Along with the normal data-aware control properties of DataField and DataSource, the properties that allow you to perform the special lookup functions are:

    LookupDisplay: This is the field in the lookup table that contains the description of the lookup code. For example, part number 101 may have a description of "Size 10 Widgets". This property allows the developer to display the more intuitive description rather than the code.

    LookupField: This property is the field in the lookup table that contains the lookup code itself.

    LookupSource: This refers to a DataSource control that ties into the lookup table. Remember, to get information from the lookup table, it too will need a TTable (or TQuery) and TDataSource objects established.


The DBNavigator Component

The DBNavigator is an extraordinarily important and powerful component. This component allows the developer to add the now standard look and feel of 'VCR' controls to a form to allow users to move from record to record. In addition to the First, Last, Next, and Prior buttons, the DBNavigator also has options for Edit, Post, Insert, Delete, Cancel and Refresh! It provides the essential functionality every database application needs. Each button is optional and you can mix and match at will. For example, in a read-only form, you wouldn't want any of the editing buttons. In a client/server application, carefully consider allowing the user to access First or Last buttons as these might result in long queries.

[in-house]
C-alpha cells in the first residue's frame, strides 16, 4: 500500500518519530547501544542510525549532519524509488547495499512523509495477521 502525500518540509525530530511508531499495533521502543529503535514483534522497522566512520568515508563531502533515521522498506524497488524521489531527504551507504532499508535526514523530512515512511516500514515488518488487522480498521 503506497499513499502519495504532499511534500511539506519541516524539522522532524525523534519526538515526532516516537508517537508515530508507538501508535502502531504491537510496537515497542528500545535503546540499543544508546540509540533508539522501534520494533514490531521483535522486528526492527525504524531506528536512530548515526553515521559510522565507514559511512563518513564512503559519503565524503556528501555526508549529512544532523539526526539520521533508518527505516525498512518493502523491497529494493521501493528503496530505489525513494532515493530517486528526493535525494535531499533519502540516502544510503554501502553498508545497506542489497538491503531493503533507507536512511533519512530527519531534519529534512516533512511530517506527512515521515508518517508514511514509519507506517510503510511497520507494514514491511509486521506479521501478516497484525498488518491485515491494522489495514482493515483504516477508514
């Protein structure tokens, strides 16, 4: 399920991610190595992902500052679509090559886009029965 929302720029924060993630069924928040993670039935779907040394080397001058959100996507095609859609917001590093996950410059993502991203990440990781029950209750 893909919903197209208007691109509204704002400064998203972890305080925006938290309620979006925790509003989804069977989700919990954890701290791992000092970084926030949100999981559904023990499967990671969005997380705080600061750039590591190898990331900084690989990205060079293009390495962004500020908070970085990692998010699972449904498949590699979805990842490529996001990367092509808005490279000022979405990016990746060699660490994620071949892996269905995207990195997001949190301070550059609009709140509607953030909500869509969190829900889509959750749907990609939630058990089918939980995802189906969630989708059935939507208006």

Putting it All Together

Now that your familiar with all the components available to you for database access and manipulation, lets take a brief look at how these components can be put together to create a database form.

Three Steps to Design a Form

Designing a C++Builder database form requires just three simple steps. First, place a DataSet object (TTable or TQuery) on the form and set its properties according to your preferences. Second, put a TDataSource on the form and set its DataSet property to reference the TTable or TQuery object from the first step. Third and last, drop your data-aware controls on the form and set their DataSource and DataField properties. While your at it, drop on a DBNavigator and set its DataSource. That's all it takes to build a fully functional database application supporting data display, record navigation, and data editing!

The Database Form Wizard

C++Builder provides a very powerful tool that can streamline even the minimal steps described above and allow you to build fully functional database applications with a few mouse clicks.

The Database Form Wizard is a great utility that comes with C++Builder that can make the development of database forms a breeze. By following the prompts you can design simple single table forms or even one-to-many forms using the Wizard. It even works on remote server tables! The Wizard produces professional looking forms - the basis on which to build an application. Customization is, of course, fully supported whether involving adding code, error checking, or providing custom lookups. The Wizard is extremely successful at meeting most needs for common database application development tasks.

Conclusion

C++Builder offers the client/server database applications developer a plethora of tools, components and options. With this rich set of features, virtually any database application can be written in C++Builder.